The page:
CSOs are directed and controlled by a governing body, or a board of directors. You may also encounter names such as board of governors or board of trustees. The board has a legal, moral, and fiduciary responsibility for the organisation.

A board is a group of external people who collaborate to provide technical, managerial, and financial support to an organisation.

The board is ultimately responsible for governing the organisation and holds legal responsibility for the organisation and its operations.

The board helps develop, support, and defend the organisation‘s mission. Board members ensure that the organisation is responsive to the needs of its stakeholders. It is important that both the organisation and the board members themselves have a clear understanding of the board‘s roles and responsibilities and the nature of its interactions with senior management.

The board should comprise individuals who are willing to dedicate time and resources to the organisation. Members should have a broad range of qualities and expertise, including professional skills, management experience, and recognition among the public. The board members should complement each other and the organisation‘s staff

Three documents form the basis for CSO governance: articles of incorporation, bylaws, and the mission statement. These documents, along with the minutes of board meetings, budgets, financial statements, and policy statements, communicate how the organisation is governed, individual responsibilities, the organisation‘s past, and the organisation‘s future plans.

The articles of incorporation is a legal document that is filed with the appropriate government agency to register the organisation as a CSO. Incorporating a CSO, according to the statutory authority of the country, may protect the CSO and its members from unhappy consequences, such as liability for the organisation‘s debts. Tax advantages are

commonly available to registered CSOs. Law prescribes the form and content of articles of incorporation. Although requirements vary from country to country, typical items required in articles of incorporation for a CSO include:

Name of the organisation

Duration of the organisation (usually perpetual)

Purpose for which the organisation is formed

Provision for conducting the internal affairs of the organisation

Names and address of the incorporators

Address of the initial registered office and name of the initial registered

agent of the organisation

Provision for distribution of the assets of the organisation on dissolution

The stated purpose of the organisation should be broad enough to enable the organisation to evolve as necessary to serve its constituency. Articles of incorporation outline the organisation‘s form. A set of bylaws, developed by the organisation‘s constituents and approved by the board, supplements the articles by prescribing detailed rules for governing the organisation.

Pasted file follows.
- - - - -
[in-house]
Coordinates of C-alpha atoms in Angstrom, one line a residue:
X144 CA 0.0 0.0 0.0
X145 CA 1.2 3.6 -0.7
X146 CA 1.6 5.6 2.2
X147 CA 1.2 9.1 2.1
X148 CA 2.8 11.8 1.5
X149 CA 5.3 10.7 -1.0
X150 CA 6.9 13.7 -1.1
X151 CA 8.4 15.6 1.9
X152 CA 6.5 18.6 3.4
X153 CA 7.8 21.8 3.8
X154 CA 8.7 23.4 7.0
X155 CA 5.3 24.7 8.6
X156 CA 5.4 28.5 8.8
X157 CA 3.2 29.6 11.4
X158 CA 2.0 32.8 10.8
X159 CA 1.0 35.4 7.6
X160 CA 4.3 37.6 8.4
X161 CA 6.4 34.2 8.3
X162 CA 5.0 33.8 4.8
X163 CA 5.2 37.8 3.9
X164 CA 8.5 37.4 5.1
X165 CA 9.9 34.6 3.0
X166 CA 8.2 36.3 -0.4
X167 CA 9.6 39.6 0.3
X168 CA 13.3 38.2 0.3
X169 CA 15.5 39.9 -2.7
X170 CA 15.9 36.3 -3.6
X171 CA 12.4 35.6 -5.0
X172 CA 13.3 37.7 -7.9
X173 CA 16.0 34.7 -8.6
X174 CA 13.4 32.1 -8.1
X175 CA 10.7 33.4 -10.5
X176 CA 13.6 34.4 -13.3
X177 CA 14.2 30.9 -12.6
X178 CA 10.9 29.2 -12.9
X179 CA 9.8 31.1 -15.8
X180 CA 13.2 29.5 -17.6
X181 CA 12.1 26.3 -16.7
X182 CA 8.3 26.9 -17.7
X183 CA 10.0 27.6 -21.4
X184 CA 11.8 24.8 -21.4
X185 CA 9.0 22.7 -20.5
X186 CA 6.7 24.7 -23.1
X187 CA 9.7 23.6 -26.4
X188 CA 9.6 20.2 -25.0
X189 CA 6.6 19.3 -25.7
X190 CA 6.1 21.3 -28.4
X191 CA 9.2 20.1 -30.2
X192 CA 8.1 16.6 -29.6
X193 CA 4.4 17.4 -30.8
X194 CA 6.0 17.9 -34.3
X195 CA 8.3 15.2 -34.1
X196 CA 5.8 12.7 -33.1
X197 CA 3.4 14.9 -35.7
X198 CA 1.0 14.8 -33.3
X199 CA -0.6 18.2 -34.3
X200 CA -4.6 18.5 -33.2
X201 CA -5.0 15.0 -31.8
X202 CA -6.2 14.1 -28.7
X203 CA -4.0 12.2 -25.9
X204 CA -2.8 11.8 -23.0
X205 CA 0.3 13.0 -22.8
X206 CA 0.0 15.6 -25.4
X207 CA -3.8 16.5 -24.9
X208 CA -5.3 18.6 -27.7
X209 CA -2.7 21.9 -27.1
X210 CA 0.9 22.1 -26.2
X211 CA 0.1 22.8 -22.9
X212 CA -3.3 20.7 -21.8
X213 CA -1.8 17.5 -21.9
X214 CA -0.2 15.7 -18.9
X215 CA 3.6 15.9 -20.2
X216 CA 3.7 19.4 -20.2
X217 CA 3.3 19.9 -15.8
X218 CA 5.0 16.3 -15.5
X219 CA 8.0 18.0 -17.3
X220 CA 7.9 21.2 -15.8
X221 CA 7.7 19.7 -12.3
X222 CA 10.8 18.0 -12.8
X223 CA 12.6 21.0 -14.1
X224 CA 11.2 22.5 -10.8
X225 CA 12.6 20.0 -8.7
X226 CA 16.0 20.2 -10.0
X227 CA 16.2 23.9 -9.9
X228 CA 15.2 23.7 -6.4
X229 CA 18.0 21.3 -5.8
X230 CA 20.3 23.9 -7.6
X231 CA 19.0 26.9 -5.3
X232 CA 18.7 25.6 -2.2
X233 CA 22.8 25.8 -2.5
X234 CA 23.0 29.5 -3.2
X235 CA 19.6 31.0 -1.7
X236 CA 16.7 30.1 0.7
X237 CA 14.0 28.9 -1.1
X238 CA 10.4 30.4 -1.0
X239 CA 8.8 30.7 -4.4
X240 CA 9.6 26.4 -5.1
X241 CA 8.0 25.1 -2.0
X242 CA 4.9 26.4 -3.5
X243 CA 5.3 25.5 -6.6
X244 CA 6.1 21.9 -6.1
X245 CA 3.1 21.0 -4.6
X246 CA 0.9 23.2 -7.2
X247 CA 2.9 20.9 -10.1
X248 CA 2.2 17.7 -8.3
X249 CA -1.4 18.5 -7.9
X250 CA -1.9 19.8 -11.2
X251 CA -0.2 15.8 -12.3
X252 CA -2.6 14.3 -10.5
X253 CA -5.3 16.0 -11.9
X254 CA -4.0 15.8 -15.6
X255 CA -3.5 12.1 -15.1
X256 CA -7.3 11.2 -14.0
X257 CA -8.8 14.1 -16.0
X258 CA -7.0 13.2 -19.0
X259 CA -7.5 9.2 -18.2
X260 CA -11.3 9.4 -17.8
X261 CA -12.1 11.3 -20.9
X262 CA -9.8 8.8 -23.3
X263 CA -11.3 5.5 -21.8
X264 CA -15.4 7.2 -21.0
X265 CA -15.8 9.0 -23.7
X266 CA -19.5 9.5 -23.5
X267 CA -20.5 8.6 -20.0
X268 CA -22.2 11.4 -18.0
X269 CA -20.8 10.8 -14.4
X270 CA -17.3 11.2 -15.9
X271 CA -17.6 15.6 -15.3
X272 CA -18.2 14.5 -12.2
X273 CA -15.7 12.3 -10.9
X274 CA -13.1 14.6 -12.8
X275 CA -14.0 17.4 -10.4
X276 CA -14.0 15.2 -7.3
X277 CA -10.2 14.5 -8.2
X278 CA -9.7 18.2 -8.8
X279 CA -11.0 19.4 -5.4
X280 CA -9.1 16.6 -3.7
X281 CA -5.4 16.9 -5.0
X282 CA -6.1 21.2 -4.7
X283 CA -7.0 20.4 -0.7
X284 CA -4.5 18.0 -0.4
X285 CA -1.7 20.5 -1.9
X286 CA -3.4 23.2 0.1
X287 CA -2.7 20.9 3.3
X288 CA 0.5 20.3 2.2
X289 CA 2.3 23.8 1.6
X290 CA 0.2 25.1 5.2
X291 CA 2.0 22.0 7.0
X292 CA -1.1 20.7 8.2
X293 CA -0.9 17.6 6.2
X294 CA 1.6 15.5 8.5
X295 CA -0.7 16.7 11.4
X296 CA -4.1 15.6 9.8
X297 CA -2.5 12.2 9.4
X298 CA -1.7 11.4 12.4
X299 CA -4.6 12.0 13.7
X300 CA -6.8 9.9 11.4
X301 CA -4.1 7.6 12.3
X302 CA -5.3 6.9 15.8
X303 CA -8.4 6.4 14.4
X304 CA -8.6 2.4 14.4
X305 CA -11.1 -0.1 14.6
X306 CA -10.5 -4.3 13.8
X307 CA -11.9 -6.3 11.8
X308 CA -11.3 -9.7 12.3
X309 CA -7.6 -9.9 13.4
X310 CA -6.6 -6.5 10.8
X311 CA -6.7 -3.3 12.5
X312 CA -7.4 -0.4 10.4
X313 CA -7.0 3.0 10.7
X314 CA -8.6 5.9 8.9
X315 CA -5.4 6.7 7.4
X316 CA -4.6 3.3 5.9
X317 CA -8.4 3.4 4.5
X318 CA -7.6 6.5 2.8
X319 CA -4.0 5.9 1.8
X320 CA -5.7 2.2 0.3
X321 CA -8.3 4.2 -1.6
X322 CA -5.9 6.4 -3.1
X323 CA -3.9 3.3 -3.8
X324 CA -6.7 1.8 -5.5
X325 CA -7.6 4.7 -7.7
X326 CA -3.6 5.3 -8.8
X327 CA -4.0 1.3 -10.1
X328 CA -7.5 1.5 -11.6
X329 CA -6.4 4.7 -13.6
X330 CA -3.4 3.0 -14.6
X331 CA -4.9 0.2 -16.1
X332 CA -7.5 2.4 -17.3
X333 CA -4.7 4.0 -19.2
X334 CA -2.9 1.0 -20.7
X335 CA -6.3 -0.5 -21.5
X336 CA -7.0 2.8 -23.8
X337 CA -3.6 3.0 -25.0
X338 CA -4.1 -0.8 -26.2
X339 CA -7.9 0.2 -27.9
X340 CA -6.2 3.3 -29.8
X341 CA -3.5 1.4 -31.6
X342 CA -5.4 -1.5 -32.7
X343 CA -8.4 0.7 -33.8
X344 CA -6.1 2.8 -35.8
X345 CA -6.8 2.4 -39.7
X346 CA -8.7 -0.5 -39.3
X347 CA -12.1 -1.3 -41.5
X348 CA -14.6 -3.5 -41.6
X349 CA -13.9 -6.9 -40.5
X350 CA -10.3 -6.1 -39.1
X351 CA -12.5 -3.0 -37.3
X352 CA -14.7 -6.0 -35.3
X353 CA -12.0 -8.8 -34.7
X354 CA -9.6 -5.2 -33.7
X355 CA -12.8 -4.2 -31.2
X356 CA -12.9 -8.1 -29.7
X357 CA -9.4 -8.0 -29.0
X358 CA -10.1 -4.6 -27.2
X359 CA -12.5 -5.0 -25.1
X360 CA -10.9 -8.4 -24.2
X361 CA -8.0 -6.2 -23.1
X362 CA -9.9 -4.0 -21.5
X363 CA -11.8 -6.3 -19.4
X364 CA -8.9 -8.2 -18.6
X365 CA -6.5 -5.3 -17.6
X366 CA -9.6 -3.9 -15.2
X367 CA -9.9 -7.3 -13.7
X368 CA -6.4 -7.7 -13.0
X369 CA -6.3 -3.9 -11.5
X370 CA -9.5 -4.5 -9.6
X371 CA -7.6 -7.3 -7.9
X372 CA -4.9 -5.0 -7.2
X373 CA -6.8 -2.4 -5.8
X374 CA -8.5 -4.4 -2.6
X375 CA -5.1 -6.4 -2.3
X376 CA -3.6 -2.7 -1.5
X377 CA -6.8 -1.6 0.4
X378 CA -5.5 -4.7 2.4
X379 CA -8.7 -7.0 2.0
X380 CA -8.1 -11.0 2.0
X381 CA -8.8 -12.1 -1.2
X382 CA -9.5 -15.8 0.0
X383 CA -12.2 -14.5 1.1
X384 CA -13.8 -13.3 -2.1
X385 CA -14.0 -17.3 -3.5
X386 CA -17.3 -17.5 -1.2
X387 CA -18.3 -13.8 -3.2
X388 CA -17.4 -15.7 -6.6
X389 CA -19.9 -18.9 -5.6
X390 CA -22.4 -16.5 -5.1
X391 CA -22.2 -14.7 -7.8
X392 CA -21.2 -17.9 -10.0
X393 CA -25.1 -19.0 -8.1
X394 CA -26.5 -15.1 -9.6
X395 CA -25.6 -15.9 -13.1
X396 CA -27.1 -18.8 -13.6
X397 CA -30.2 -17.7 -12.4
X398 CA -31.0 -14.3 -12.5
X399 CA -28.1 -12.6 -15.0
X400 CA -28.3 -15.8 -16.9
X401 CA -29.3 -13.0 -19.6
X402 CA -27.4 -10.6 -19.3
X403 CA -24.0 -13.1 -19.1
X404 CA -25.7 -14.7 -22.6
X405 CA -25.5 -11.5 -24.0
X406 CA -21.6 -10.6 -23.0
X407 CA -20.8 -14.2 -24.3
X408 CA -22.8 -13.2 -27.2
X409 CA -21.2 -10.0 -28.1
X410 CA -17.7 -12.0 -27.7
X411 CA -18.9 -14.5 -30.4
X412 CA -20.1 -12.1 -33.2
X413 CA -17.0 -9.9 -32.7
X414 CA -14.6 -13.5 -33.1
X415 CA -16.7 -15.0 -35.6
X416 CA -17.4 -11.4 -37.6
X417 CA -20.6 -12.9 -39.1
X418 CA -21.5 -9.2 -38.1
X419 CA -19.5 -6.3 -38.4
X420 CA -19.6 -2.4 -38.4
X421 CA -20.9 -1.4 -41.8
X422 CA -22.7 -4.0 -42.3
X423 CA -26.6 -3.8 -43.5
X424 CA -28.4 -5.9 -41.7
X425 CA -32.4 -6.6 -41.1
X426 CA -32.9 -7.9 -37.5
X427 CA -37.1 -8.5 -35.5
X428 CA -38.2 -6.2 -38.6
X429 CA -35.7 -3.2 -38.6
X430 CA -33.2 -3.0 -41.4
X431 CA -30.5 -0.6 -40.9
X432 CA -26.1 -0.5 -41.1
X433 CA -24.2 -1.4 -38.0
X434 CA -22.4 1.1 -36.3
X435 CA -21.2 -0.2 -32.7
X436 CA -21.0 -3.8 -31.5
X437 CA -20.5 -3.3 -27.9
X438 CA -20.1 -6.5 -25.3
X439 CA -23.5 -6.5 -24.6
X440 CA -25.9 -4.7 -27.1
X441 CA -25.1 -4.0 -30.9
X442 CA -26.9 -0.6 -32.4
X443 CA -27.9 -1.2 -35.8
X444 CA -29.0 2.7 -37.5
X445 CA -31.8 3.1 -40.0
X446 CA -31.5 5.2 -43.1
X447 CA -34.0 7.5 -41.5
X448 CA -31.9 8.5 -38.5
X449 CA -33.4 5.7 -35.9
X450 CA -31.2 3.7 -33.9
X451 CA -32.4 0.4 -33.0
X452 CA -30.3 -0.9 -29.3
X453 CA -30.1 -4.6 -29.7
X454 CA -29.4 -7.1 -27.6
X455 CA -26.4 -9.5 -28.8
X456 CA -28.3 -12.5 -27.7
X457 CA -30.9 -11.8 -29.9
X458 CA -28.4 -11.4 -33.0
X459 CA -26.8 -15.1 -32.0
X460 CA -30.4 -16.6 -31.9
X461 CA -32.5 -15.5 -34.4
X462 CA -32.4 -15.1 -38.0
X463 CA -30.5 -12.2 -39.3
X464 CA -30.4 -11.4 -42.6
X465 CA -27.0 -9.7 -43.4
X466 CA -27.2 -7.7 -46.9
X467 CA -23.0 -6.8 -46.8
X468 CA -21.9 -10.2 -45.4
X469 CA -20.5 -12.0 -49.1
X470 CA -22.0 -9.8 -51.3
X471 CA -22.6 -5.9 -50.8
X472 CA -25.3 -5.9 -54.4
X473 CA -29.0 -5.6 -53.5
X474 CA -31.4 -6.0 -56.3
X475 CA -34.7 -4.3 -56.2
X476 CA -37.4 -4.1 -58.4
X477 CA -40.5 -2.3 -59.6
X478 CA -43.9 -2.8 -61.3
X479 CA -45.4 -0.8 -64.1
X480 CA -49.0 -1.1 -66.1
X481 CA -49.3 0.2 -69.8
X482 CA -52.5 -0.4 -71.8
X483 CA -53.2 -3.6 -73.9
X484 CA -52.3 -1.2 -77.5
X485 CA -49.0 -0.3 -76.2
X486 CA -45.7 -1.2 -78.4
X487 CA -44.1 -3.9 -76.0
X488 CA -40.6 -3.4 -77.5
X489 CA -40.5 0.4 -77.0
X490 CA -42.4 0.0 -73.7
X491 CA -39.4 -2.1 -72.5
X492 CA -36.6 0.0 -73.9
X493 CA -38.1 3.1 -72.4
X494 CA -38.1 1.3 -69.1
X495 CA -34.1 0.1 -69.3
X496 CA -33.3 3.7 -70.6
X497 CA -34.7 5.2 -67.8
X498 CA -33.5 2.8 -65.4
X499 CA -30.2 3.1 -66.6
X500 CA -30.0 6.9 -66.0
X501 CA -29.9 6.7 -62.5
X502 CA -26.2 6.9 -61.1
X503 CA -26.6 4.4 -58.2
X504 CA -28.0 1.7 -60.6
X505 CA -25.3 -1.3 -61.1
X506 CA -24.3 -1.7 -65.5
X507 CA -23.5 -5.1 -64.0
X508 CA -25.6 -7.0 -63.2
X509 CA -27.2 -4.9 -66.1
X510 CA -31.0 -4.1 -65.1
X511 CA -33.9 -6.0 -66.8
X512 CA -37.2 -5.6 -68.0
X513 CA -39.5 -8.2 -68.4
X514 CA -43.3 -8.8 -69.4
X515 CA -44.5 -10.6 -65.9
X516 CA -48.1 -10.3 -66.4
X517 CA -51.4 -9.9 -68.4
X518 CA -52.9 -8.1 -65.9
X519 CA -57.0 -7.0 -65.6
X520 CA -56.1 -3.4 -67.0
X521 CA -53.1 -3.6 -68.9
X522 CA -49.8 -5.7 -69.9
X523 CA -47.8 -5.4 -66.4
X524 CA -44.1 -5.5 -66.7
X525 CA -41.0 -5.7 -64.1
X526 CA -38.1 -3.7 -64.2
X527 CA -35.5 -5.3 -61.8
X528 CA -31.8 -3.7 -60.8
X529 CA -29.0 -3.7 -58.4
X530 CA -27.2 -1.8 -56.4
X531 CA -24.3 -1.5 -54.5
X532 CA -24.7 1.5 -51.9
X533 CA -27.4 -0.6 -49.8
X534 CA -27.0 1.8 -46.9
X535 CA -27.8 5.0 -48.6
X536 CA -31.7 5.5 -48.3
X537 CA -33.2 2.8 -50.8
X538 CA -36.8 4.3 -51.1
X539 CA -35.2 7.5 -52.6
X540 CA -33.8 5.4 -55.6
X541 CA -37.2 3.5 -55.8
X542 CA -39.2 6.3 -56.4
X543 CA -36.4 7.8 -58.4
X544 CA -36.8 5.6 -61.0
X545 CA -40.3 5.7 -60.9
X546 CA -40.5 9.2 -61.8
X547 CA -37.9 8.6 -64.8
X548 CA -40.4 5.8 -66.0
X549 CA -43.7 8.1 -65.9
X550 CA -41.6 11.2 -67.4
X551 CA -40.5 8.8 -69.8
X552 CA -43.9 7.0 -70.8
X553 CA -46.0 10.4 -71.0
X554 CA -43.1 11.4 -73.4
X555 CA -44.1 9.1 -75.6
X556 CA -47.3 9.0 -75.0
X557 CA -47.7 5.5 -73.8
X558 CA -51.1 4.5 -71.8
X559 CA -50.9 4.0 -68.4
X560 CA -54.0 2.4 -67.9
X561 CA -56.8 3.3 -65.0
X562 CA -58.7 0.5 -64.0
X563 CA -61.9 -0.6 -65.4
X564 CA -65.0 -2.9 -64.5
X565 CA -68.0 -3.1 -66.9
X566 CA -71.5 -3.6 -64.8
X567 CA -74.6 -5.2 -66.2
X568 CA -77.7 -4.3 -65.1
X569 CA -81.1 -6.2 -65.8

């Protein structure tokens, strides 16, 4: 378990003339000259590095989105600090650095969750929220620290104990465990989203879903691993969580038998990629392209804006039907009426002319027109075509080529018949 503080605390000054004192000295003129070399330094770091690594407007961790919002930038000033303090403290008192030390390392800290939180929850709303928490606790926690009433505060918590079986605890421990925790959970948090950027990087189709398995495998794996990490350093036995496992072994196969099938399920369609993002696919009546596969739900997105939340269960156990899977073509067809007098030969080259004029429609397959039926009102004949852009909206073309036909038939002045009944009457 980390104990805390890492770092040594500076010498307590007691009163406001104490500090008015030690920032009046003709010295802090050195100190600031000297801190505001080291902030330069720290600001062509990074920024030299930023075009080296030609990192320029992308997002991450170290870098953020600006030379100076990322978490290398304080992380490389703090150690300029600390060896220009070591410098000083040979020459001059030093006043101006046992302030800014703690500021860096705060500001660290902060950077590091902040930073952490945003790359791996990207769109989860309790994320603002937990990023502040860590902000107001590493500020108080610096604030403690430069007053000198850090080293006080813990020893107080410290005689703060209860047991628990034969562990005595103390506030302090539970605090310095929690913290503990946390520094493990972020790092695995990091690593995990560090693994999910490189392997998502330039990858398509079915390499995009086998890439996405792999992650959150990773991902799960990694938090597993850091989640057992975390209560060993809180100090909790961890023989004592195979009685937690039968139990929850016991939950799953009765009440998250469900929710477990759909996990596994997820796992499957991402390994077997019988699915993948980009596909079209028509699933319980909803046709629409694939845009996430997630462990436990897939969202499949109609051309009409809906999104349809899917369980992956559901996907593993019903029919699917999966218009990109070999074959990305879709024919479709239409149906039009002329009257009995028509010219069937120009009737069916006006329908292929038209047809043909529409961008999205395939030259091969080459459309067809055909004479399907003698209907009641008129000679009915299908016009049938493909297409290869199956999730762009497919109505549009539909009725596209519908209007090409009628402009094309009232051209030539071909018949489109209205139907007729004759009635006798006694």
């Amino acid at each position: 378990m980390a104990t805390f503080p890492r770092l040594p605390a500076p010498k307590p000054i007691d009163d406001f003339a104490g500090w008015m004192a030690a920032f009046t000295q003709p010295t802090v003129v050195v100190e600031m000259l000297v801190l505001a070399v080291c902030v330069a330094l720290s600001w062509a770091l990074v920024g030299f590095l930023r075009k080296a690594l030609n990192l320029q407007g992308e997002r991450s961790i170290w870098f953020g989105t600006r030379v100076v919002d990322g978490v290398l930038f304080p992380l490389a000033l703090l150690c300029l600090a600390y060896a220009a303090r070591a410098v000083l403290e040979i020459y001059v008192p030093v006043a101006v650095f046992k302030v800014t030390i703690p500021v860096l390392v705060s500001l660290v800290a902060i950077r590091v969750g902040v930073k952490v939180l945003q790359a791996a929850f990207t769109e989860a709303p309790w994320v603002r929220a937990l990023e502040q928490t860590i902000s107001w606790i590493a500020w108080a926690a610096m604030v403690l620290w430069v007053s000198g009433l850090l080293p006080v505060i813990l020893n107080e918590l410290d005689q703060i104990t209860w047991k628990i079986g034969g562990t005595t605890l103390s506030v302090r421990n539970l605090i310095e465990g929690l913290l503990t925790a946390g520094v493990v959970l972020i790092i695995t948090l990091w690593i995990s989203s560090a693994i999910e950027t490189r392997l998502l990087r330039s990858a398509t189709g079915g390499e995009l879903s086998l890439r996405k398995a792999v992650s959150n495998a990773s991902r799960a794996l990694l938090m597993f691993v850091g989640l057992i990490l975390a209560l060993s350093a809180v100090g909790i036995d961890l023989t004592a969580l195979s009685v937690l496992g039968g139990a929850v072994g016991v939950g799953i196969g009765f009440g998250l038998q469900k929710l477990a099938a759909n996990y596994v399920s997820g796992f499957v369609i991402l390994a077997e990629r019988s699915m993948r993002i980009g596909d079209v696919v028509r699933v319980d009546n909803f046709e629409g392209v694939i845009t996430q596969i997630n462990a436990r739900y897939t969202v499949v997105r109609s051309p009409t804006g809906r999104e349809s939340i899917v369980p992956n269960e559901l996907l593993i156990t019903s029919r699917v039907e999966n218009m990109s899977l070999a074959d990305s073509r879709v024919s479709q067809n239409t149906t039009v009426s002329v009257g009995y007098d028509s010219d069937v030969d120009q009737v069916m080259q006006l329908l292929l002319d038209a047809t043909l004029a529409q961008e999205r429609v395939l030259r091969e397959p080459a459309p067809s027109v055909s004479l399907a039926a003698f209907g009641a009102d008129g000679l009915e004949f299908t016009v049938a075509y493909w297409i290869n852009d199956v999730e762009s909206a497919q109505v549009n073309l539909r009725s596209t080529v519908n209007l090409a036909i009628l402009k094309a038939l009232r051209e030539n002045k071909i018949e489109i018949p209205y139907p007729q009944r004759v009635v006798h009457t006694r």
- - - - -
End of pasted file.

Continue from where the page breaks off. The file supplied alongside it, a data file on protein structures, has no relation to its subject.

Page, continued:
Bylaws often begin with a restatement of the name and purpose of the organisation as written in the articles of incorporation. Bylaws are internal documents, a set of rules that enables each organisation to conduct its affairs. It is important they be written clearly and in language that is easily understood by all organisation stakeholders. Typical items addressed in the bylaws are:

The frequency, notice, and quorum requirements for organizational meetings

Voting qualifications, proxies, and procedures for approval of board items

The number and term for members of the board, scope of authority, method of nomination and election to the board, and provision for filling vacancies.

List of board officers, method of nomination and election, terms of office, powers, duties, and succession.

Membership and authority of standing committees

Title and scope of authority for the executive director/chief of staff

Record-keeping and financial reporting responsibilities

Amendment procedures for the bylaws and provisions for dissolution of the organisation

It is wise to stop short of having too much detail in the bylaws to allow flexibility and avoid the necessity of frequent amendments.

For example: A new public health CSO wants to raise funds on behalf of a community hospital and decides on an annual banquet as a fundraiser. Over time, this event declines in popularity and the organisation decides to hold an annual campaign instead of holding the banquet. If the bylaws specifically mandate the existence of the banquet committee, the organisation would have to work through an amendment to make the operational change. It is better for the board to have the authority to abolish the old committee and establish a new one so that it may proceed with the new project.

Writing and gaining approval for a set of bylaws takes thought, time, and the involvement of the organisation‘s constituents. Bylaws should be written with an emphasis on fair treatment and transparent governance. Review the bylaws of several CSOs before attempting to write a new set of bylaws.

The mission statement is a communications tool—it guides the board and staff and explains the nature of the CSO to those outside the organisation. Therefore, it needs to be concise and memorable.

The mission statement is generally more specific than the CSO‘s purpose that appears in the articles of incorporation. Some mission statements are a single sentence, some a short paragraph, and some bulleted statements. The mission statement expresses the group‘s values. Writing a mission statement forces CSO stakeholders to think through their priorities and carefully align behavior with beliefs.